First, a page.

New York Times bestselling author Steve Berry has said that, “Emily Sue Harvey has a sure touch and strong voice. She's a talent to watch.” New York Times bestselling author Jill Marie Landis called Harvey’s first novel, Song of Renewal “an uplifting, heartwarming story.” Now Harvey returns with a tale as rich in drama as it poignant in the truths it tells.
When widowed Seana Howard meets Barth McGrath, a newcomer to their little town, she never dreams she’ll fall in love again. Despite his somewhat quirky ways, she falls for the man. The only problem is that her married children do not trust the mysterious stranger. Who is he? Where exactly did he come from? Why are there so many questions about his past?
Against their wishes, Seana elopes with Barth and is happier than she’s been in years. Then her happiness shatters when a mysterious illness suddenly befalls her, exiling her once brilliant mind to a dark nightmare from which she may never return. The eclipse is startling and complete. Will Barth, with such a short history with Seana, love her enough to endure the trials of caring for someone under such dire circumstances? Can her family get past their suspicions and trust his motives and love for their mother? Will Seana ever escape her dark cocoon and reclaim her very purpose for living? Will life give her a second chance to spread her wings, like a beautiful butterfly?
COCOON is a life-affirming story of travail, obstacles, and the extraordinary lengths that undying love will travel.
FROM MY PERSPECTIVE:
I gave this book a 5 Wink rating as I could not hardly put it down and had to know how Seana's story turned out. Cocoon was a story of change, thus the title. The first change for Seana was an elopement with Barth and alienation from her adult children. The second change was the debilitating disease that struck her down. The last change was the way the community and church came together and prayed for Seana and her victorious emergence from the mind numbing disease that attacked her.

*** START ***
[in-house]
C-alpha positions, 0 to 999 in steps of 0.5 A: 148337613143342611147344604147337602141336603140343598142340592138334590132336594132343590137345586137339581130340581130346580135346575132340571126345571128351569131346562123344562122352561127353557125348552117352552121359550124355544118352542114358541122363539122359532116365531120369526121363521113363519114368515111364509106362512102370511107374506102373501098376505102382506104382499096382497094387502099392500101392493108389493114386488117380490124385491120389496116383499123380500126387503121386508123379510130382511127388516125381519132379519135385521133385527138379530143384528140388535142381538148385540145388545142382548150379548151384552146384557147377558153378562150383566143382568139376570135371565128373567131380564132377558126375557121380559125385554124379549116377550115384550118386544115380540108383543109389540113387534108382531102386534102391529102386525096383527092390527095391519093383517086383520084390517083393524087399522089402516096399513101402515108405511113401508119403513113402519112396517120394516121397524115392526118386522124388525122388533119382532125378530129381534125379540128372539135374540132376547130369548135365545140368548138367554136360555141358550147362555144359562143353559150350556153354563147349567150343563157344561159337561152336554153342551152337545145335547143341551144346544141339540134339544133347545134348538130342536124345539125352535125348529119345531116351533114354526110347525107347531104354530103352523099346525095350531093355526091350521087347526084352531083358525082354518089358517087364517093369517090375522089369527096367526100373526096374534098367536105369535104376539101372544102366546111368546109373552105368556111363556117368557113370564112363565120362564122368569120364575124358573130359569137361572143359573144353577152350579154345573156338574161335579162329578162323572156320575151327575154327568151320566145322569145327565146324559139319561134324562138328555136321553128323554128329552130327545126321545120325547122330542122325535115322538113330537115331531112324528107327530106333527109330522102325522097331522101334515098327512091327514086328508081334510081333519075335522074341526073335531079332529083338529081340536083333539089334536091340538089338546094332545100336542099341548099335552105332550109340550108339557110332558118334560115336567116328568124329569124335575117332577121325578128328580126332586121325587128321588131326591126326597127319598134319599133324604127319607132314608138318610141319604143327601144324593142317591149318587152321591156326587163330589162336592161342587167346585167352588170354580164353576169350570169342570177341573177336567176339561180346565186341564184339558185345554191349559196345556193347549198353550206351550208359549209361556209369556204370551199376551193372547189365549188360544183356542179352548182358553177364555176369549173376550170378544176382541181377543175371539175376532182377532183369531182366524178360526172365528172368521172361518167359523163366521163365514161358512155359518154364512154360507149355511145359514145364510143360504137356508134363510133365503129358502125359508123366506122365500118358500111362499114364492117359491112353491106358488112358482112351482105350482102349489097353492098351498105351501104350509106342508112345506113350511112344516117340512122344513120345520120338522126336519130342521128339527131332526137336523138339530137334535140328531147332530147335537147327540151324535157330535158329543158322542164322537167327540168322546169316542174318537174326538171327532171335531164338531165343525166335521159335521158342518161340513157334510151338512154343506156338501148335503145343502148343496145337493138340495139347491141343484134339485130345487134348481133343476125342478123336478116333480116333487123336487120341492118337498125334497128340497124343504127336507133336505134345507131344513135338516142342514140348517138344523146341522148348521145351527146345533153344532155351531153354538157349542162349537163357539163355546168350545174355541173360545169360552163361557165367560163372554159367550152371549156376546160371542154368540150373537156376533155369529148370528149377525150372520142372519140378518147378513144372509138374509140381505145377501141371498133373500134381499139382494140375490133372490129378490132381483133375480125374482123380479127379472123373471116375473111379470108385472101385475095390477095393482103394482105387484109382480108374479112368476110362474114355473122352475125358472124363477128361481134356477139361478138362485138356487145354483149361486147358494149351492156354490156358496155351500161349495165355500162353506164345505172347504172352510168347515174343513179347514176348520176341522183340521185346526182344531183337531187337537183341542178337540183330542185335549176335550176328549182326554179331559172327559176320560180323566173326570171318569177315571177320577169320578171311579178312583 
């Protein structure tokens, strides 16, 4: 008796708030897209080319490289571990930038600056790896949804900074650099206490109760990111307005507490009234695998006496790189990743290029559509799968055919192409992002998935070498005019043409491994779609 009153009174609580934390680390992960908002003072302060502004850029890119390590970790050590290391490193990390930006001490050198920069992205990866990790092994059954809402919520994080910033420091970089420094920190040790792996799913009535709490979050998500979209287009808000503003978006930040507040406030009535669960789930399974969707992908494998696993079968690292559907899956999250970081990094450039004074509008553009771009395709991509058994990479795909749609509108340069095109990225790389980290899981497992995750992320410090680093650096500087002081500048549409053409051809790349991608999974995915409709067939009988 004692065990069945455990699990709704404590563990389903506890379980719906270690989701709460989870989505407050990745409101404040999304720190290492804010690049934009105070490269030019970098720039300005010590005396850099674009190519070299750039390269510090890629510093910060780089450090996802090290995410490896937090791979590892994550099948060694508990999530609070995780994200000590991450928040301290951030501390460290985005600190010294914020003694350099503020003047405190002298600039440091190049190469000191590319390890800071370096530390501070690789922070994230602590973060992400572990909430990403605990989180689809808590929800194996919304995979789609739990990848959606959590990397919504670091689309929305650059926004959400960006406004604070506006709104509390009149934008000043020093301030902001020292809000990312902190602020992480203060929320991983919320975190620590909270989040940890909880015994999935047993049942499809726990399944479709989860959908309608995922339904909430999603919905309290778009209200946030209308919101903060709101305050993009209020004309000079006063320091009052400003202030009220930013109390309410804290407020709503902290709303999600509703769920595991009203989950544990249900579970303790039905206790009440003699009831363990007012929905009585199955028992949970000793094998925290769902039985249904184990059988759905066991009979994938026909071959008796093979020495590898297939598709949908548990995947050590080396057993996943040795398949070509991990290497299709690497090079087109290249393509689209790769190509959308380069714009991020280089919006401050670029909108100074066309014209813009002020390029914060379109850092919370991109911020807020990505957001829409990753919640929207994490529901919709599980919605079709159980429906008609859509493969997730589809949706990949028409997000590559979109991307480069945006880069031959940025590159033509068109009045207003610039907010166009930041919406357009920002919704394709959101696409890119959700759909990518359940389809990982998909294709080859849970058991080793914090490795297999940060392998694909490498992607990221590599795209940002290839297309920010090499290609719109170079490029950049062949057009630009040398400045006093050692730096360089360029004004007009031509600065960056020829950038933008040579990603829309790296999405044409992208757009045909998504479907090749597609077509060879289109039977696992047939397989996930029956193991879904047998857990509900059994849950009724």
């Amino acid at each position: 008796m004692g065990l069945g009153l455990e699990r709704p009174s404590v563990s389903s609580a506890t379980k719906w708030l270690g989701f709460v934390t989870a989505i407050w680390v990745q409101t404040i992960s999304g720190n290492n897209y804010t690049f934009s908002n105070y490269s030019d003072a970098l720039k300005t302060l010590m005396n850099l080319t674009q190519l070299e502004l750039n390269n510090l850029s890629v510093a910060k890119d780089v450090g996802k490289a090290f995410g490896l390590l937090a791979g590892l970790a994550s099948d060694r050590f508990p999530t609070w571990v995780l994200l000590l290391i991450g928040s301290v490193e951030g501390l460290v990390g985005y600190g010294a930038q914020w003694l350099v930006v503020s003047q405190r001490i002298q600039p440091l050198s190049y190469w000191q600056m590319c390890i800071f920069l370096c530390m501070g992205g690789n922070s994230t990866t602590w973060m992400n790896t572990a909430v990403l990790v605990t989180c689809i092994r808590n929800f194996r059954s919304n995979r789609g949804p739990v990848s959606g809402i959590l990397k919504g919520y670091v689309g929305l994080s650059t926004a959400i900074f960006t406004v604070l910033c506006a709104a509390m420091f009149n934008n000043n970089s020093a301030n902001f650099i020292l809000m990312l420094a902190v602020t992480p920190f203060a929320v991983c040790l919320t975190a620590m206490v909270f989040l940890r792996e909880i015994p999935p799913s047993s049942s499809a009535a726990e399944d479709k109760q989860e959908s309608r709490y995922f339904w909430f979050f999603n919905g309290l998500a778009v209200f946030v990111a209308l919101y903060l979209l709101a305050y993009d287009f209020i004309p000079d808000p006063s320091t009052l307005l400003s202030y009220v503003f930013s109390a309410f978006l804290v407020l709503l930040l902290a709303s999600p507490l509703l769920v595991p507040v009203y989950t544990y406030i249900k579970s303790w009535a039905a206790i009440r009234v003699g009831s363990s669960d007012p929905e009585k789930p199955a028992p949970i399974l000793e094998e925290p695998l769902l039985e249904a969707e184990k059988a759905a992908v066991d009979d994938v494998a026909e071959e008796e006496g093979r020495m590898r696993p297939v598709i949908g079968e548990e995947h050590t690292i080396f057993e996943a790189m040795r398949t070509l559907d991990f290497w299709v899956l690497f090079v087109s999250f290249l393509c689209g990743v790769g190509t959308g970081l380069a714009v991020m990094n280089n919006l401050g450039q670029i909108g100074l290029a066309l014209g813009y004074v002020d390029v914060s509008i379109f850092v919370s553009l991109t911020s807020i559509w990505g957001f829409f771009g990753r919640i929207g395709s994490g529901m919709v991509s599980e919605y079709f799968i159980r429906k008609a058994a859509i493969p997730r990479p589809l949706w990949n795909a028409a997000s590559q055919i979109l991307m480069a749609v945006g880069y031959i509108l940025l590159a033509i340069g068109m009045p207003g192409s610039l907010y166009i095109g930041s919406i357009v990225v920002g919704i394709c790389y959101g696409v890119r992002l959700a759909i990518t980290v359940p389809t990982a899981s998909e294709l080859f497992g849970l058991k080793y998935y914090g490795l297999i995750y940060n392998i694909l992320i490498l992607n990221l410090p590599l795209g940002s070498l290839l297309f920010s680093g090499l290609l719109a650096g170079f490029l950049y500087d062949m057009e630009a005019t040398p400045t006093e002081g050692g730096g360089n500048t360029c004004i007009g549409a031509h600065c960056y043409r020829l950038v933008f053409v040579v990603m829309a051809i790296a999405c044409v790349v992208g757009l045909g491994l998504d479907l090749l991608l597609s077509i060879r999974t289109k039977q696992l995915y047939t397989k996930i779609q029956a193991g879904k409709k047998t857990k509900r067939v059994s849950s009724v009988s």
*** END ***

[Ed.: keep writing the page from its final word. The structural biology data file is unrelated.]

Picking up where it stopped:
The characters were very relatable and strong. Seana's daughter Zoe, was strong and self sufficient and quite antagonistic to Barth, the new husband. She had convinced herself that she did not need a man herself. She was too strong and sent them running once they got to know her. I didn't care for her until she had her moment of enlightenment, I enjoyed Barth's character immensely...he stuck by his woman, although he had moments of bitterness when he thought a mean thought or a tired thought and instantly felt guilty.
I loved the part where the community held Seana up in prayer and bonded together for her care and treatment and the miracle that cleared her mind once and for all. This was a story about small town life, caring and community. Hearts and minds were healed throughout the story. Heartwarming, thoughtful and well plotted, this is a story with strength and healing within the covers.